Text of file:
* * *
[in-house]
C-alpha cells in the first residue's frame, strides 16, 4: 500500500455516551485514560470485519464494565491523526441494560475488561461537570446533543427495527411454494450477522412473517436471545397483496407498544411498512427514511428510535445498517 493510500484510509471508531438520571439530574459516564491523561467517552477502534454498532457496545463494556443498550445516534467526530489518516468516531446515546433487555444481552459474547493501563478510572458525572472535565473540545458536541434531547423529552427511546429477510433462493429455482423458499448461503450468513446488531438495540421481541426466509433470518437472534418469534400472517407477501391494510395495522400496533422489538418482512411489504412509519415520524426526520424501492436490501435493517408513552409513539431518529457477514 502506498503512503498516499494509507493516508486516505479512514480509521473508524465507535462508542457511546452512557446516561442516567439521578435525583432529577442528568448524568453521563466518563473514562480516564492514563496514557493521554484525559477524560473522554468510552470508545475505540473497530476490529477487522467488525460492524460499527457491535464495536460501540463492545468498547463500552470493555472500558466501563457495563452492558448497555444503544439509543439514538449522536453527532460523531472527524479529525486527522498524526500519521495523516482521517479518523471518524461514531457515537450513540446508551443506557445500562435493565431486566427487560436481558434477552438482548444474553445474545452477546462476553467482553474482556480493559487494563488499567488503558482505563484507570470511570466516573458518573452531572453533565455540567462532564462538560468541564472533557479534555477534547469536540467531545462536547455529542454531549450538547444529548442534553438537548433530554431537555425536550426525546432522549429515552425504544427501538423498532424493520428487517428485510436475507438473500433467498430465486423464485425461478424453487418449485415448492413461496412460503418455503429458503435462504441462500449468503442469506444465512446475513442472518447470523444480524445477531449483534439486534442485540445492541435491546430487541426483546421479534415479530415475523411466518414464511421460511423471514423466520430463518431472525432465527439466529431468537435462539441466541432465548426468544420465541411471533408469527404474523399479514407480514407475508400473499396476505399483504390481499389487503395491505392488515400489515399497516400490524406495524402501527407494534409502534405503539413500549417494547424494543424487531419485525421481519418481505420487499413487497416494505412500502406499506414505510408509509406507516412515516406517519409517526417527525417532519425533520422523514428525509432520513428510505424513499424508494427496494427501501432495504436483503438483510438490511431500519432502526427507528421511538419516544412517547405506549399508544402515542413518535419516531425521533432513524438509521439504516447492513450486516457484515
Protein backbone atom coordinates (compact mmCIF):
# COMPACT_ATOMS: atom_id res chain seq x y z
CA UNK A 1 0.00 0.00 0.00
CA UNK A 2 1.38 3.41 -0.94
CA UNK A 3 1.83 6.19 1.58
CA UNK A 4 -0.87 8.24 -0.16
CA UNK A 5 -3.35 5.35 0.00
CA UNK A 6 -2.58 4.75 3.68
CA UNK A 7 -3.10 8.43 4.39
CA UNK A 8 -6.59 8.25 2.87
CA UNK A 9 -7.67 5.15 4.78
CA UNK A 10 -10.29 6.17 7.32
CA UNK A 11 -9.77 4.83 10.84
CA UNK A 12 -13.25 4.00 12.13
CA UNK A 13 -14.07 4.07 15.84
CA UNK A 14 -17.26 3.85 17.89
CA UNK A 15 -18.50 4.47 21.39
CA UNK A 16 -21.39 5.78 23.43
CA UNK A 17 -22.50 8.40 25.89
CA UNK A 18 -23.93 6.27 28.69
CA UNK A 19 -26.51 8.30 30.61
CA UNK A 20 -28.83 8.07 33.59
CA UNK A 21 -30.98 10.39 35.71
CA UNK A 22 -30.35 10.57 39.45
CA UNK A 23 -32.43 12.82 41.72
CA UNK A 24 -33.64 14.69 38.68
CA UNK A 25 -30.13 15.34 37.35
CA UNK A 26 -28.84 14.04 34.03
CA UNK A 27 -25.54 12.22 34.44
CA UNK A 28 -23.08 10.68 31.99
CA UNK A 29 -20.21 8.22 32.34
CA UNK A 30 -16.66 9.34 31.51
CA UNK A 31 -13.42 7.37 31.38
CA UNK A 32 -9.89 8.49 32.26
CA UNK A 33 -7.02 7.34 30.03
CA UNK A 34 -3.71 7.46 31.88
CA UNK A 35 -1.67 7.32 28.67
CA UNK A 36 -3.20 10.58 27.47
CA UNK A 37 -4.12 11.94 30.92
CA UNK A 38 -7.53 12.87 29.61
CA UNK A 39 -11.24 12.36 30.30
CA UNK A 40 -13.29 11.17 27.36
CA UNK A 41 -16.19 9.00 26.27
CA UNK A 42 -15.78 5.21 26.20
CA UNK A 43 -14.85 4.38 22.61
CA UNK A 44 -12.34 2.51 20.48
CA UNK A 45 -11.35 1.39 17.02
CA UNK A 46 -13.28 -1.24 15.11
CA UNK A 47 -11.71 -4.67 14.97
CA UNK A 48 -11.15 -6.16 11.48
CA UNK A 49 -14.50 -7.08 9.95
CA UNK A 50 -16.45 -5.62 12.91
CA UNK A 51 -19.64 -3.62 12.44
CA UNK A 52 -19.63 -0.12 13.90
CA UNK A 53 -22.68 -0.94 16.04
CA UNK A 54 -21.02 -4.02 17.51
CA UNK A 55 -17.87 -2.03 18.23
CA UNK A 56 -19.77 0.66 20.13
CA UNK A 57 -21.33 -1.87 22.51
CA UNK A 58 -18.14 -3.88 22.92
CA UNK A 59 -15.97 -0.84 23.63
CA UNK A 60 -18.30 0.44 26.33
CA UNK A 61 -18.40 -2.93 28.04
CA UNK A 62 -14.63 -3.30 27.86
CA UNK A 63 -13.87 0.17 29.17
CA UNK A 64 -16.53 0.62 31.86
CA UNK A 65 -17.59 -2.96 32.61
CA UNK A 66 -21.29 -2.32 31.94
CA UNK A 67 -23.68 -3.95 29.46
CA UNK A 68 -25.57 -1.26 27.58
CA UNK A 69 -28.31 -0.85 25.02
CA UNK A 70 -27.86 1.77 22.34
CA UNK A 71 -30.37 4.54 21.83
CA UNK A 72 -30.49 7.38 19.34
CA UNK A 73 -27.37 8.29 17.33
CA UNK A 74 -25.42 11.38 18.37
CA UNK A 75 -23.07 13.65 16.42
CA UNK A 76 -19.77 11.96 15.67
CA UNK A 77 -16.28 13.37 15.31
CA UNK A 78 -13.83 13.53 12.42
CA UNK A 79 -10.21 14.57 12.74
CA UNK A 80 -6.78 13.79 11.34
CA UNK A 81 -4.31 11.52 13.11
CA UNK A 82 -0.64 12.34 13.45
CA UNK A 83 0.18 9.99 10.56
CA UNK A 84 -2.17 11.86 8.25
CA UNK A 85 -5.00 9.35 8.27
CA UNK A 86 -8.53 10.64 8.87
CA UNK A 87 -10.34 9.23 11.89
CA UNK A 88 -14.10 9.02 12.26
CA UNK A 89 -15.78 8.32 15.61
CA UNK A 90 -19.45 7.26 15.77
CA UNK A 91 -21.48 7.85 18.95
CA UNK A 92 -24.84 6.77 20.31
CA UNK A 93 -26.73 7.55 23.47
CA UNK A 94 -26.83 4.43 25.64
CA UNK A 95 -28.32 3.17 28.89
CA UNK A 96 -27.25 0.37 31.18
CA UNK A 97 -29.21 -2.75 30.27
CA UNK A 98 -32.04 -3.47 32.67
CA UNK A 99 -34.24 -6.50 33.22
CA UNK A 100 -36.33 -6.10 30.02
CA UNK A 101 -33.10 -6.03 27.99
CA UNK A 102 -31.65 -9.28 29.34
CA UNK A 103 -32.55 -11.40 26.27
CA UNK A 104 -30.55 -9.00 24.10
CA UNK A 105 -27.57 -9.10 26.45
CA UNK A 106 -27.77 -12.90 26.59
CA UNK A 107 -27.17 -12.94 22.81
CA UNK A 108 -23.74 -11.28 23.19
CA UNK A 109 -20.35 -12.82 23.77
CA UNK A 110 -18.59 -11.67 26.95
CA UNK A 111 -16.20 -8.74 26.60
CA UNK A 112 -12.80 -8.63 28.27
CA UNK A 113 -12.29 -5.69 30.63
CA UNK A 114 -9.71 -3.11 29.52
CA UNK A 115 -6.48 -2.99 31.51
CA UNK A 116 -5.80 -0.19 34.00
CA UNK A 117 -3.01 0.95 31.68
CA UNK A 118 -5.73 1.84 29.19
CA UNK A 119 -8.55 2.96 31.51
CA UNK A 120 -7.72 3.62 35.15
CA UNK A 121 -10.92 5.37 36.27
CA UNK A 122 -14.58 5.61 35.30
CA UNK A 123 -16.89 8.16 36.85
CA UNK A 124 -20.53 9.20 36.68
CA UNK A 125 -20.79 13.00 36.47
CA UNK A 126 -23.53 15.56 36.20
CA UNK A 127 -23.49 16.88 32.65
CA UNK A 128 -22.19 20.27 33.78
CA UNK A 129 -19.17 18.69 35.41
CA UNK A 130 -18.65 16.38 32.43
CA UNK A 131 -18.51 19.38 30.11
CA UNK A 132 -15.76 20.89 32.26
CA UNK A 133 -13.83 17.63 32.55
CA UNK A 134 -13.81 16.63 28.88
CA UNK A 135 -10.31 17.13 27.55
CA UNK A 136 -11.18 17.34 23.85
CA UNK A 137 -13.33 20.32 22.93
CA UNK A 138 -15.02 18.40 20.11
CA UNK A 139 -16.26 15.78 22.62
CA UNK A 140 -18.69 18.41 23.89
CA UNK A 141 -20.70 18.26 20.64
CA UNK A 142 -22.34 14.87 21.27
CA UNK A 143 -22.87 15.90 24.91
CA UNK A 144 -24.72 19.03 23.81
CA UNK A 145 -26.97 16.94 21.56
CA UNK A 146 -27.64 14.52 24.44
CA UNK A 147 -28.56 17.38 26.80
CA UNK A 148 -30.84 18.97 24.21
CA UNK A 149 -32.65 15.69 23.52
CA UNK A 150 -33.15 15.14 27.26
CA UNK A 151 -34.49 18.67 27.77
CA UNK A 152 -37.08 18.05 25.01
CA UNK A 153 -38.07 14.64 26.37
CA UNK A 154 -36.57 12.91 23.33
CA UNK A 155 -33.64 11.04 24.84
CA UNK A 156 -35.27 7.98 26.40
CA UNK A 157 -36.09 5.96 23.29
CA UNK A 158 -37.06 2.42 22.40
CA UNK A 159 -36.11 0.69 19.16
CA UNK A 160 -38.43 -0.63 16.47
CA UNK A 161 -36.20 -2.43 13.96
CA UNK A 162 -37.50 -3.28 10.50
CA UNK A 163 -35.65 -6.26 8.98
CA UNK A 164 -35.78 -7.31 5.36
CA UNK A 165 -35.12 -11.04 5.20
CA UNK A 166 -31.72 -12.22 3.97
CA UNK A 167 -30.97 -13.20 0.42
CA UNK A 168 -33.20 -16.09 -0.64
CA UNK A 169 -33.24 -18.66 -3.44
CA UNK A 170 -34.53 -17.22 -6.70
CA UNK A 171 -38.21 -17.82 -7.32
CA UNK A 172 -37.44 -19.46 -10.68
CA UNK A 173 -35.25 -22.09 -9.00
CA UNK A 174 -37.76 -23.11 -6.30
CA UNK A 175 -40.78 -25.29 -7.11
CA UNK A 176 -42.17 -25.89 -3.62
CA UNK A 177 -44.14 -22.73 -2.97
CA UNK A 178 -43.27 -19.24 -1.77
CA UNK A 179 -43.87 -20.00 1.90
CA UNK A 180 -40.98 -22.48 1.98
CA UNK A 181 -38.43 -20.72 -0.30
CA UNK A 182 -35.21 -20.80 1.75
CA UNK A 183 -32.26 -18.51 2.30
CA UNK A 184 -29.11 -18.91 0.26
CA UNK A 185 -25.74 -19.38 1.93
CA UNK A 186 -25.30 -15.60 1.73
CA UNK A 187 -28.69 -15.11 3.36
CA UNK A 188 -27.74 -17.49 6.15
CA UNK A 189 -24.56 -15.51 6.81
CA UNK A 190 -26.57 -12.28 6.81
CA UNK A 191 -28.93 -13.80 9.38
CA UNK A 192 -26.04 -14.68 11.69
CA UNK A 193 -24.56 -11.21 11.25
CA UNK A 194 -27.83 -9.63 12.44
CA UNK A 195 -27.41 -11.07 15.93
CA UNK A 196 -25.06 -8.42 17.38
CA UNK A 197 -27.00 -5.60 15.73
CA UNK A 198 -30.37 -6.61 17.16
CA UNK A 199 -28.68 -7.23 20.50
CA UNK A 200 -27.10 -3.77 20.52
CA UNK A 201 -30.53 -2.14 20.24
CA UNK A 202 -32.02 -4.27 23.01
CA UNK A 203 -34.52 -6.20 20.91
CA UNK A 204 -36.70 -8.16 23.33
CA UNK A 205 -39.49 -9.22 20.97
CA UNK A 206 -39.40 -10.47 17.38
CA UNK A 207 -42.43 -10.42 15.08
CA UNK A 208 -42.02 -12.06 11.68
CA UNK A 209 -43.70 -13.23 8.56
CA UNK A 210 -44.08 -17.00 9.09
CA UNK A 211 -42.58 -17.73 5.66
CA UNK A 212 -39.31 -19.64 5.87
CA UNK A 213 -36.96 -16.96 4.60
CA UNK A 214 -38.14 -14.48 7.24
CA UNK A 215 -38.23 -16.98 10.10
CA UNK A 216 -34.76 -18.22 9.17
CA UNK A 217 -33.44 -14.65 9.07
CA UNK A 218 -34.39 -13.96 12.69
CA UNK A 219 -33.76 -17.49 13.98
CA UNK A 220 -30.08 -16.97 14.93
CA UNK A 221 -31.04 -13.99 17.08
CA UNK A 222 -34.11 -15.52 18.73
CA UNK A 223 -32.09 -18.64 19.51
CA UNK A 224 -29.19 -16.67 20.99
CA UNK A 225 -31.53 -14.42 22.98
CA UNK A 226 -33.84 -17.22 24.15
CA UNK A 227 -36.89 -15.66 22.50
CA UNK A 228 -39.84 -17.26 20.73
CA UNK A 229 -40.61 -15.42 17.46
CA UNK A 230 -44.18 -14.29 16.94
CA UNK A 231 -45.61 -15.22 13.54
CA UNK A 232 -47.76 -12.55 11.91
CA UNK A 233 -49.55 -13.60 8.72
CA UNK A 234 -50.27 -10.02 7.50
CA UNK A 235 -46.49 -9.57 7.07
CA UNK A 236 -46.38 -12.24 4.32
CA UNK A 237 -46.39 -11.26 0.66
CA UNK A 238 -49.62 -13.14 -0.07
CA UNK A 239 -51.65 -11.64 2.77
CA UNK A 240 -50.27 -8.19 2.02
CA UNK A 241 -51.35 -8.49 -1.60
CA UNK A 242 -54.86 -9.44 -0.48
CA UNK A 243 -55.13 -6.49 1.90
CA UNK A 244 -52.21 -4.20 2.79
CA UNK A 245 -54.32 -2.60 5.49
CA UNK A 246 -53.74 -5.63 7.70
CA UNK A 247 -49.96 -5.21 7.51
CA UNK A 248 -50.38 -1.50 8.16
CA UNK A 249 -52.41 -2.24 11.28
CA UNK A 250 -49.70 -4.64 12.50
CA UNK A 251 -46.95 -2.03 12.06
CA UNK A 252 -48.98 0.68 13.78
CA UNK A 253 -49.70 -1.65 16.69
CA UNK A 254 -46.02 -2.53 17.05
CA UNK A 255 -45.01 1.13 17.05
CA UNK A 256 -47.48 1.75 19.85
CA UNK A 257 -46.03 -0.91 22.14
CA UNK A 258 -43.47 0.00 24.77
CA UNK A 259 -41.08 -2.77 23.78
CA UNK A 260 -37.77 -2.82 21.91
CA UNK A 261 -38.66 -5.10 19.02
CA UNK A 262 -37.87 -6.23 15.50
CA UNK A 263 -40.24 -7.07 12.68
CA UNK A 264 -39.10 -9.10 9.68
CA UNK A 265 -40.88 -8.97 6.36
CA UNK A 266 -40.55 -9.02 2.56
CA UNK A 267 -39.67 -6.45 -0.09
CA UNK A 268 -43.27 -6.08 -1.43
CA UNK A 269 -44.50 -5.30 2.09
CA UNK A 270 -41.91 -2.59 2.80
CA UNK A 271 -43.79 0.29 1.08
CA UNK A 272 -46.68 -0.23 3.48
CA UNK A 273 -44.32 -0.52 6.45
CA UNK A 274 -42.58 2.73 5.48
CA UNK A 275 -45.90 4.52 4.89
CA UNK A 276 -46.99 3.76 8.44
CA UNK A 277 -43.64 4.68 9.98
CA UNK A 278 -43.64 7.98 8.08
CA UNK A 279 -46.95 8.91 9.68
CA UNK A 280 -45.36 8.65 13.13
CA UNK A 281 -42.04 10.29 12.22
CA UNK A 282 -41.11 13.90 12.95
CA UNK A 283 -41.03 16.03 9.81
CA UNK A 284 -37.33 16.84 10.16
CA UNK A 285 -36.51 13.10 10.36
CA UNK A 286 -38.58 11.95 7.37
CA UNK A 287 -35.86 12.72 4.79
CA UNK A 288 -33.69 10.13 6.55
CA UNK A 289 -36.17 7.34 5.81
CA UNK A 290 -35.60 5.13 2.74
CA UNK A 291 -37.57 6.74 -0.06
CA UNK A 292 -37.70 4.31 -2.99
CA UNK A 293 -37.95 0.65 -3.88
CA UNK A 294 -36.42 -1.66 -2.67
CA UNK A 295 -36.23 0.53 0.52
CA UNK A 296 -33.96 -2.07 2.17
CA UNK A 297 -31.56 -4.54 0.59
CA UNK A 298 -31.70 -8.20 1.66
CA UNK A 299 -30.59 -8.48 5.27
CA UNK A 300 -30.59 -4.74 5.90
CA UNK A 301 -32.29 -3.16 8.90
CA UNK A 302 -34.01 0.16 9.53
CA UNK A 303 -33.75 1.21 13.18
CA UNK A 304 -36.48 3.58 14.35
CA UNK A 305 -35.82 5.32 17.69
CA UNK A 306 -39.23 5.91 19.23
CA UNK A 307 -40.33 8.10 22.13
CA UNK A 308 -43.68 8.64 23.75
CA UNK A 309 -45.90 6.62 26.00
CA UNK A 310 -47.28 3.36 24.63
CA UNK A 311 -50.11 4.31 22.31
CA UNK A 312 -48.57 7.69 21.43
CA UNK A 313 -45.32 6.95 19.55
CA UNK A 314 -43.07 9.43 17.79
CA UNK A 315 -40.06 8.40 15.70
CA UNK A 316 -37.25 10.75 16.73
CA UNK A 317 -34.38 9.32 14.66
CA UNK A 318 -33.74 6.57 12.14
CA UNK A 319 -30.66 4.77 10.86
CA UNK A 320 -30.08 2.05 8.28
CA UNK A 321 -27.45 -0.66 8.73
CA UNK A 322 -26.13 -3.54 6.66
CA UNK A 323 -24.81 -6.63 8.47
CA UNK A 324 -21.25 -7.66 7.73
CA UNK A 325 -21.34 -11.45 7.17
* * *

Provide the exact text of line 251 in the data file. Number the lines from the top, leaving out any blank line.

CA UNK A 247 -49.96 -5.21 7.51